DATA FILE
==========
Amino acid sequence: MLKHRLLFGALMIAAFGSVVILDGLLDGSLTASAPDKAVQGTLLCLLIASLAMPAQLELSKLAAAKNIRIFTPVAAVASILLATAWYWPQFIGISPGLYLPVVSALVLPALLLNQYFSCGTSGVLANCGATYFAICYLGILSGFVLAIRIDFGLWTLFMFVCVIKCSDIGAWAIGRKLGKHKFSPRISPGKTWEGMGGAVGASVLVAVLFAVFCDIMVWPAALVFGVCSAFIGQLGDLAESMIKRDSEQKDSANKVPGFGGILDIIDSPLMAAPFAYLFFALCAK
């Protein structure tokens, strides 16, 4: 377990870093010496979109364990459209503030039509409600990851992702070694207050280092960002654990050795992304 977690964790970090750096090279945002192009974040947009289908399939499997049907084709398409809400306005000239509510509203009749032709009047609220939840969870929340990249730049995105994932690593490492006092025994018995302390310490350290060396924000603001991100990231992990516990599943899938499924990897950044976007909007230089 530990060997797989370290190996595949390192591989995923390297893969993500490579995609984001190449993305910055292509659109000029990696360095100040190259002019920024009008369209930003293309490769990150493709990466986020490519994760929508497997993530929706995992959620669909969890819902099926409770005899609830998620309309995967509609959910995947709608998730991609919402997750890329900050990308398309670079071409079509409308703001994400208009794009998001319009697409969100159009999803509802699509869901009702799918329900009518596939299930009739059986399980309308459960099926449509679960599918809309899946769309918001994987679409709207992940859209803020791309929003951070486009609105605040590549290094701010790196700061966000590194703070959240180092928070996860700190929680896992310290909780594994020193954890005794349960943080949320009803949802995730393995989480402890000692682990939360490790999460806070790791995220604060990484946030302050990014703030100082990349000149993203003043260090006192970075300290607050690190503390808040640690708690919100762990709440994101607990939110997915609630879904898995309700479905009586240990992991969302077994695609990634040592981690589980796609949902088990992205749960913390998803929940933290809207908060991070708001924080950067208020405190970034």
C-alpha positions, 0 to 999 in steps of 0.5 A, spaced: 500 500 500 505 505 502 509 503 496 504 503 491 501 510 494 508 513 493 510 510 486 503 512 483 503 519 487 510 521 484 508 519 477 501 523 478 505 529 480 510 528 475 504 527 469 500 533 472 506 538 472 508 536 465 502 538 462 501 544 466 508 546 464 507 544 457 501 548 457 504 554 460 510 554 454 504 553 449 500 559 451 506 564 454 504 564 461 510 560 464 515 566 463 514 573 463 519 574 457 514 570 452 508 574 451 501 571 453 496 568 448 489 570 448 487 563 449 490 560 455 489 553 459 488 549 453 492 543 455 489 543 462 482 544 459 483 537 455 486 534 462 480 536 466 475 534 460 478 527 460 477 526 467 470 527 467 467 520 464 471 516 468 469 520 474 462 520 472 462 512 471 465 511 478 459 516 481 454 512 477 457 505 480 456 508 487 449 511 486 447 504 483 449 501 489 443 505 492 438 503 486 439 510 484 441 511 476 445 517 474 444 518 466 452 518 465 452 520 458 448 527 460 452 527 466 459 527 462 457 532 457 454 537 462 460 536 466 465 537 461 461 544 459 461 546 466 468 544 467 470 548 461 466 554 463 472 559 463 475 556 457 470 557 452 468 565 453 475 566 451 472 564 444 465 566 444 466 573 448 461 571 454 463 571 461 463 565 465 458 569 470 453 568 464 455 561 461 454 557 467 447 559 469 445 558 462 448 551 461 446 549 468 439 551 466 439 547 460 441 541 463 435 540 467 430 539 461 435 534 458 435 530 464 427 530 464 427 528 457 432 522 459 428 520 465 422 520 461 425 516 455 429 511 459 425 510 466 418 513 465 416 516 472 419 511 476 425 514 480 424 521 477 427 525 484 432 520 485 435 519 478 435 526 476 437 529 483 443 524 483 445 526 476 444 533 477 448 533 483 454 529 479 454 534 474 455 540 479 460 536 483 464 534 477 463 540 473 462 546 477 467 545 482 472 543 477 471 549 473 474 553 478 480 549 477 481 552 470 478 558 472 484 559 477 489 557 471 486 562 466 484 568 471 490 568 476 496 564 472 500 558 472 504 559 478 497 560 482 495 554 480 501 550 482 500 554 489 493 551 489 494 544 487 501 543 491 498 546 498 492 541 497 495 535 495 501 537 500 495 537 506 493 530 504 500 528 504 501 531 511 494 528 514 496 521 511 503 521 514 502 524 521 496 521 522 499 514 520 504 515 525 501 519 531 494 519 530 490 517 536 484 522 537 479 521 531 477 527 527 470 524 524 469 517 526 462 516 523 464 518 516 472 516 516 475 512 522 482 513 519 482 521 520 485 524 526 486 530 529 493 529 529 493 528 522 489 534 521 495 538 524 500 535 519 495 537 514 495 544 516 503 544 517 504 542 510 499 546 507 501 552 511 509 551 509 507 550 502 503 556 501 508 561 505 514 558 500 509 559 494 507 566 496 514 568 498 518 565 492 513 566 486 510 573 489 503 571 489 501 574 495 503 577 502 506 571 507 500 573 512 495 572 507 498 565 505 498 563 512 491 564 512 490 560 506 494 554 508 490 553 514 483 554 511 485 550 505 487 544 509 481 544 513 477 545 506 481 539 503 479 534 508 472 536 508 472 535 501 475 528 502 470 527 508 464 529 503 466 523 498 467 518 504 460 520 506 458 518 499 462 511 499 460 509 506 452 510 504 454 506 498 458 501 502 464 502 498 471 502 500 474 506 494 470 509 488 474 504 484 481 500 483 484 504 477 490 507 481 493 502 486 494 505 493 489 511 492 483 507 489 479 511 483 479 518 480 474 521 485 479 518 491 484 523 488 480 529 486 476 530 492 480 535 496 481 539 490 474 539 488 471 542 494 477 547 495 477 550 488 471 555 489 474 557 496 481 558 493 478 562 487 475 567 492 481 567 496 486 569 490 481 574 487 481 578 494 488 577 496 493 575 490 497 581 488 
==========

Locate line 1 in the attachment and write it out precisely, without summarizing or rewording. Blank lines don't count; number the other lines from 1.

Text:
Amino acid sequence: MLKHRLLFGALMIAAFGSVVILDGLLDGSLTASAPDKAVQGTLLCLLIASLAMPAQLELSKLAAAKNIRIFTPVAAVASILLATAWYWPQFIGISPGLYLPVVSALVLPALLLNQYFSCGTSGVLANCGATYFAICYLGILSGFVLAIRIDFGLWTLFMFVCVIKCSDIGAWAIGRKLGKHKFSPRISPGKTWEGMGGAVGASVLVAVLFAVFCDIMVWPAALVFGVCSAFIGQLGDLAESMIKRDSEQKDSANKVPGFGGILDIIDSPLMAAPFAYLFFALCAK